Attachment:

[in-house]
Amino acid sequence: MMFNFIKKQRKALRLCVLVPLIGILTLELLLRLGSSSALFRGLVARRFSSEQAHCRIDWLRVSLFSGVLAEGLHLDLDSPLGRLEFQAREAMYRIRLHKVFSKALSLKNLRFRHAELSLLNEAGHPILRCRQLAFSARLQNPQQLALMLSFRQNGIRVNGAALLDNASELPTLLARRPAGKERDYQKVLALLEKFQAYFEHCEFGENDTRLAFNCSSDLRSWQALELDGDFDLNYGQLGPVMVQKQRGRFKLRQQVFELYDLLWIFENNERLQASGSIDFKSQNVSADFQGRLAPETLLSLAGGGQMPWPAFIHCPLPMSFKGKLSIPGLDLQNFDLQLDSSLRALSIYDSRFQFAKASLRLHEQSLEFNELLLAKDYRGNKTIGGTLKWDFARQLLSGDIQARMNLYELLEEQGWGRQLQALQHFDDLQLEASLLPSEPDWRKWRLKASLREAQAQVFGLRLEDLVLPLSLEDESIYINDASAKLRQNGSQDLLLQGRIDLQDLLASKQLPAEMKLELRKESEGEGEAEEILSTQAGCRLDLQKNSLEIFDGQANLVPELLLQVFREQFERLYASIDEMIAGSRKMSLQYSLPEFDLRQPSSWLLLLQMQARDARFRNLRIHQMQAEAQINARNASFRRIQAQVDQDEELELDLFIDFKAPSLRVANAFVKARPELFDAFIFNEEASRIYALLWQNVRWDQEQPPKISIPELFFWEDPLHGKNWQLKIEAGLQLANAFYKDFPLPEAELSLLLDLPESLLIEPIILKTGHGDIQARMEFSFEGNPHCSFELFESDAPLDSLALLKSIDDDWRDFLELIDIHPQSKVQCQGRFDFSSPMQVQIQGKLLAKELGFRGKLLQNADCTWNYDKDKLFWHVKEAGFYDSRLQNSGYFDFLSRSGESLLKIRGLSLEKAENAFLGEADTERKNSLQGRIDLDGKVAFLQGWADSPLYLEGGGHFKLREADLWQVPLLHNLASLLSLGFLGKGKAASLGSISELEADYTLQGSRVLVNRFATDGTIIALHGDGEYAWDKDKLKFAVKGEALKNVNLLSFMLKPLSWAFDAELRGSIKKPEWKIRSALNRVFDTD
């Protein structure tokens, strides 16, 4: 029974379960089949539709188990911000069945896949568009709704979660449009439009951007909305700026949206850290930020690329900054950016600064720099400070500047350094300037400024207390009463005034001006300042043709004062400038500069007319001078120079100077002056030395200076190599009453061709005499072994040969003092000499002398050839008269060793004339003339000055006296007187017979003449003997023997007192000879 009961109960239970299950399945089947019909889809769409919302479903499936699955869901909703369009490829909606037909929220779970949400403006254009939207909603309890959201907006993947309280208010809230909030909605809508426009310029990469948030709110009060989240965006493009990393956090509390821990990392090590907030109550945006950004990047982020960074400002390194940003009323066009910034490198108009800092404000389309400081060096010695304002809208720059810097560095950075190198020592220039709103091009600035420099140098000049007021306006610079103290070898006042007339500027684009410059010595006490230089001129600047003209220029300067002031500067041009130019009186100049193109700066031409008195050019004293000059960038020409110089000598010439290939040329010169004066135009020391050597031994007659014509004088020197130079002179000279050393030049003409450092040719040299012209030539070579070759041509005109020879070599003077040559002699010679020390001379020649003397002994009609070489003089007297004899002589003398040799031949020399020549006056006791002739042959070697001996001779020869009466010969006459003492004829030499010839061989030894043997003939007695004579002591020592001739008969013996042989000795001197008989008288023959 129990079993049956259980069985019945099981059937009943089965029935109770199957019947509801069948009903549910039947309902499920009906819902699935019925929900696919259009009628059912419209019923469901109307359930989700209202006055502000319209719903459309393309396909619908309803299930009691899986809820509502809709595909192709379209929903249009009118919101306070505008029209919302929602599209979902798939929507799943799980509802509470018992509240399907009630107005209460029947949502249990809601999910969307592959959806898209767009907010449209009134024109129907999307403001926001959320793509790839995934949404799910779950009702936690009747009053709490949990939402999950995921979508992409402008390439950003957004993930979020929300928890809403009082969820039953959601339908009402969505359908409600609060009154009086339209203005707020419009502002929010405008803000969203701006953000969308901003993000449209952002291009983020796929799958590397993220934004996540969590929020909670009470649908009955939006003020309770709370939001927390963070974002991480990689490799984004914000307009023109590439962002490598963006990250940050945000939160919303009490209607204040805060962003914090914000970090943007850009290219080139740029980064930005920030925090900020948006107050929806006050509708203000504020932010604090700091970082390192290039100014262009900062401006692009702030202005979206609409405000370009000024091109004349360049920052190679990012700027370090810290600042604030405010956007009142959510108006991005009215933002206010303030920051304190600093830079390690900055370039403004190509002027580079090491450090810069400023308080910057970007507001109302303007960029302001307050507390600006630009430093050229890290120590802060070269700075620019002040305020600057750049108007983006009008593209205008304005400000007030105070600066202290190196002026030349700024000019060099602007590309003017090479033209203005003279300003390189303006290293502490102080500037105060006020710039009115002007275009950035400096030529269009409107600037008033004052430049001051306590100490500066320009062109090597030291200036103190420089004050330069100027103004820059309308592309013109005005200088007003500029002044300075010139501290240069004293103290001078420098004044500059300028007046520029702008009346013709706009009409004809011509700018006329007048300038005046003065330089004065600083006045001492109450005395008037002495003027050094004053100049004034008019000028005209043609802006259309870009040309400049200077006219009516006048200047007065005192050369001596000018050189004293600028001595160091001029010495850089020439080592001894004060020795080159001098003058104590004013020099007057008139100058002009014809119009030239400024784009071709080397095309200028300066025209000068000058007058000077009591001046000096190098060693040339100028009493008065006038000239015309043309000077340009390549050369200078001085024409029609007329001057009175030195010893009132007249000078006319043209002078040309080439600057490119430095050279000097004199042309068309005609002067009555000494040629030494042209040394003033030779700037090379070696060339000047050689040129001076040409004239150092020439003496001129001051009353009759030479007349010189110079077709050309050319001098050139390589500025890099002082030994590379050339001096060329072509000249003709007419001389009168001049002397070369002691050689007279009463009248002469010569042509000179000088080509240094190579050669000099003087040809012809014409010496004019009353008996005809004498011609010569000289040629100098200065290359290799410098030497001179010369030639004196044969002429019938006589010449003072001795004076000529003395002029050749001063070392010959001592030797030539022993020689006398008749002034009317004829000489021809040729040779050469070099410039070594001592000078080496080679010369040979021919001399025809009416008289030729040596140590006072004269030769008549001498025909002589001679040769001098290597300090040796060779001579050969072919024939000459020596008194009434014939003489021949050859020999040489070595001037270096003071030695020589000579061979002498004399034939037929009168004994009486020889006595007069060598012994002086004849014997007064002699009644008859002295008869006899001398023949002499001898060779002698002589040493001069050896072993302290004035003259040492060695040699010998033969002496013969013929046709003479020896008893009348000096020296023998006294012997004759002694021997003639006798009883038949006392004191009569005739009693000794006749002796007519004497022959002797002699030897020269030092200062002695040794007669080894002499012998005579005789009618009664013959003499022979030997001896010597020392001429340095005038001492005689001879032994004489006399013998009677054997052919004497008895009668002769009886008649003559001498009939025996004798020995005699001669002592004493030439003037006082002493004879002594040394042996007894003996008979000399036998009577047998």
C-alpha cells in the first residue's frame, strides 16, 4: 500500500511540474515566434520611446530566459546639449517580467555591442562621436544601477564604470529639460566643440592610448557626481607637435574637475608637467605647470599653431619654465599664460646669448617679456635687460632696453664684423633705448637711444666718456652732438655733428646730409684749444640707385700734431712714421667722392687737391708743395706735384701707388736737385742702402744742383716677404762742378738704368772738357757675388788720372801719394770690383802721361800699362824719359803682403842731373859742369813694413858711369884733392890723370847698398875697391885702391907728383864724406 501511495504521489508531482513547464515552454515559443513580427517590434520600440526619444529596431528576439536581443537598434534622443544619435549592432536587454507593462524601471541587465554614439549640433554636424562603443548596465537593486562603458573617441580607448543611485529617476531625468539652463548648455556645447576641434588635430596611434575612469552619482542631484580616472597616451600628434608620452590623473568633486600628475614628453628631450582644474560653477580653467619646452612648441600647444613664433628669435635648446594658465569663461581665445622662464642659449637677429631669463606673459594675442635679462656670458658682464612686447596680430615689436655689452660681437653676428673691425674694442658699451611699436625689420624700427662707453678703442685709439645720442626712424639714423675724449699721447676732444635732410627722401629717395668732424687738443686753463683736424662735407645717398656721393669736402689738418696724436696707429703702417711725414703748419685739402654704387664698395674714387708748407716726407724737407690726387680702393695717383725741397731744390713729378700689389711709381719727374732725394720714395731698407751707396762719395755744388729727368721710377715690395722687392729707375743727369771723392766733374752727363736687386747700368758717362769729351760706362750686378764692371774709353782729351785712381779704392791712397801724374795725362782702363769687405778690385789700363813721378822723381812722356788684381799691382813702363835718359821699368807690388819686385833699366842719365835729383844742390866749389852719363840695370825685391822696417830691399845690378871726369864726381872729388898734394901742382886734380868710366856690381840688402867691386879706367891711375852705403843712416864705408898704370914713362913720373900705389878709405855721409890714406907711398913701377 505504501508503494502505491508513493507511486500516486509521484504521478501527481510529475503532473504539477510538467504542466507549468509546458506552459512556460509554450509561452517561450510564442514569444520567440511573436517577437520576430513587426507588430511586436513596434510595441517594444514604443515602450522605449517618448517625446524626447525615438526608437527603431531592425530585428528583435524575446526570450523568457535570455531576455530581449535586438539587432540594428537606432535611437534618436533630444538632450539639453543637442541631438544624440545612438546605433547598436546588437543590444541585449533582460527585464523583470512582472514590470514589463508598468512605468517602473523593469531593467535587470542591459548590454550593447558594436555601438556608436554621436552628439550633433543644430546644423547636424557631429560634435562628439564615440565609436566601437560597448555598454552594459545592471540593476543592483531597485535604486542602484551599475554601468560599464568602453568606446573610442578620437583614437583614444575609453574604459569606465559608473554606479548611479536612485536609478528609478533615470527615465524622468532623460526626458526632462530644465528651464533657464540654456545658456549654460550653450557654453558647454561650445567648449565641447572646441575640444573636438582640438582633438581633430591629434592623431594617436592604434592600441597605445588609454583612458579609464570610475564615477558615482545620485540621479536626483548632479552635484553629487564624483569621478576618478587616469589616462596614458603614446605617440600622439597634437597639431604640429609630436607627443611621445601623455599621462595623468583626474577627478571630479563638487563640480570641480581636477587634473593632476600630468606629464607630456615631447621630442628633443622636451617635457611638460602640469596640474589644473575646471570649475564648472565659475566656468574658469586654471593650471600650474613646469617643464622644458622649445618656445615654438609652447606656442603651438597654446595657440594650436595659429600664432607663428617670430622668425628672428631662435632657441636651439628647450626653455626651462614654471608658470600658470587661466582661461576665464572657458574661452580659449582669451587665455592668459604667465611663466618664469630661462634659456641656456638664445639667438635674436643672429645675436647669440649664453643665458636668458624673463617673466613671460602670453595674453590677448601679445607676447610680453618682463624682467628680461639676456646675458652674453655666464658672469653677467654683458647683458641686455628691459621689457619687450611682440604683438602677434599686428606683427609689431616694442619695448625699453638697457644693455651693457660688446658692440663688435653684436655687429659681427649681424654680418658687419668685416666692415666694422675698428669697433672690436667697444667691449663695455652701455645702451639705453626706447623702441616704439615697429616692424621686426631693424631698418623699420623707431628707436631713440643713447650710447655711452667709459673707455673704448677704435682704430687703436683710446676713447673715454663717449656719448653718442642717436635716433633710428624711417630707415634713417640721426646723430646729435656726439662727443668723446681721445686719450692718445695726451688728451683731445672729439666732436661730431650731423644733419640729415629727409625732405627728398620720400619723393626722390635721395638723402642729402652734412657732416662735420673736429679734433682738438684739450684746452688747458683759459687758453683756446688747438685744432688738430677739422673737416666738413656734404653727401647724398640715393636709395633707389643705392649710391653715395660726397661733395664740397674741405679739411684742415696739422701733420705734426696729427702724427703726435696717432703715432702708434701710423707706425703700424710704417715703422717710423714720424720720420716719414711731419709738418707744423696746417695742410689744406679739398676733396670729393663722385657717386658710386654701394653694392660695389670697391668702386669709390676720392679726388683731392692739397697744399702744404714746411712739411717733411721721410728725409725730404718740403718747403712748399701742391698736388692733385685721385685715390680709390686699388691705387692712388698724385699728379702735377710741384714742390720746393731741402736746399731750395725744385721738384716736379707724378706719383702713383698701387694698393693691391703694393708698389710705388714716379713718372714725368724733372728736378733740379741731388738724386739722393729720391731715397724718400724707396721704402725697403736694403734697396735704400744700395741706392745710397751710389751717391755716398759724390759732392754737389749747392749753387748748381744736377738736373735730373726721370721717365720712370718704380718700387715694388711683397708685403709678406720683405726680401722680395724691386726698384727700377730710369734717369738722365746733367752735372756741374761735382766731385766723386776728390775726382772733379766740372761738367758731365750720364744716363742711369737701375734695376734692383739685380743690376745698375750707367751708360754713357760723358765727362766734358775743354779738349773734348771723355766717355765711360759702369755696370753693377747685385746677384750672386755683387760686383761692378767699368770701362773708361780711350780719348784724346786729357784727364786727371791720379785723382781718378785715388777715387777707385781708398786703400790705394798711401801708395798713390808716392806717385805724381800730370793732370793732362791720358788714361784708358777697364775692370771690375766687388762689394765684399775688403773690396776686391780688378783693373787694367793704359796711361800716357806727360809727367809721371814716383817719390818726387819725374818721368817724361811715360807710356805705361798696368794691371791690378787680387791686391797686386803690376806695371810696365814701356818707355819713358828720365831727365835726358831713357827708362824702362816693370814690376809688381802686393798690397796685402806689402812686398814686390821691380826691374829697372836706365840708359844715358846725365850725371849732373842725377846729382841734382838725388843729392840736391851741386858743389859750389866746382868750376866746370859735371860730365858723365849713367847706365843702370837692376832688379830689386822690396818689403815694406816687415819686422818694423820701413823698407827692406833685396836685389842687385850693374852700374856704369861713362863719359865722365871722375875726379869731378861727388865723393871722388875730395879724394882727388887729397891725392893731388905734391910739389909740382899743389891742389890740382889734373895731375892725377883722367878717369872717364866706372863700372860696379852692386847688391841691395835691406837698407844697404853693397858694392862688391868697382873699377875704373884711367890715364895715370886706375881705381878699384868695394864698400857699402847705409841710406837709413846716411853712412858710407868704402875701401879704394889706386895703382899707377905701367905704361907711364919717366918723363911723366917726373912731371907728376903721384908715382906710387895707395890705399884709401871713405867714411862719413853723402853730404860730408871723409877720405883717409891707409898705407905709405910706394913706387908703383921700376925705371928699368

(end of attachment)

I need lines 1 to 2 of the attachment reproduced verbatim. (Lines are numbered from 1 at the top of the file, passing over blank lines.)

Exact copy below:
[in-house]
Amino acid sequence: MMFNFIKKQRKALRLCVLVPLIGILTLELLLRLGSSSALFRGLVARRFSSEQAHCRIDWLRVSLFSGVLAEGLHLDLDSPLGRLEFQAREAMYRIRLHKVFSKALSLKNLRFRHAELSLLNEAGHPILRCRQLAFSARLQNPQQLALMLSFRQNGIRVNGAALLDNASELPTLLARRPAGKERDYQKVLALLEKFQAYFEHCEFGENDTRLAFNCSSDLRSWQALELDGDFDLNYGQLGPVMVQKQRGRFKLRQQVFELYDLLWIFENNERLQASGSIDFKSQNVSADFQGRLAPETLLSLAGGGQMPWPAFIHCPLPMSFKGKLSIPGLDLQNFDLQLDSSLRALSIYDSRFQFAKASLRLHEQSLEFNELLLAKDYRGNKTIGGTLKWDFARQLLSGDIQARMNLYELLEEQGWGRQLQALQHFDDLQLEASLLPSEPDWRKWRLKASLREAQAQVFGLRLEDLVLPLSLEDESIYINDASAKLRQNGSQDLLLQGRIDLQDLLASKQLPAEMKLELRKESEGEGEAEEILSTQAGCRLDLQKNSLEIFDGQANLVPELLLQVFREQFERLYASIDEMIAGSRKMSLQYSLPEFDLRQPSSWLLLLQMQARDARFRNLRIHQMQAEAQINARNASFRRIQAQVDQDEELELDLFIDFKAPSLRVANAFVKARPELFDAFIFNEEASRIYALLWQNVRWDQEQPPKISIPELFFWEDPLHGKNWQLKIEAGLQLANAFYKDFPLPEAELSLLLDLPESLLIEPIILKTGHGDIQARMEFSFEGNPHCSFELFESDAPLDSLALLKSIDDDWRDFLELIDIHPQSKVQCQGRFDFSSPMQVQIQGKLLAKELGFRGKLLQNADCTWNYDKDKLFWHVKEAGFYDSRLQNSGYFDFLSRSGESLLKIRGLSLEKAENAFLGEADTERKNSLQGRIDLDGKVAFLQGWADSPLYLEGGGHFKLREADLWQVPLLHNLASLLSLGFLGKGKAASLGSISELEADYTLQGSRVLVNRFATDGTIIALHGDGEYAWDKDKLKFAVKGEALKNVNLLSFMLKPLSWAFDAELRGSIKKPEWKIRSALNRVFDTD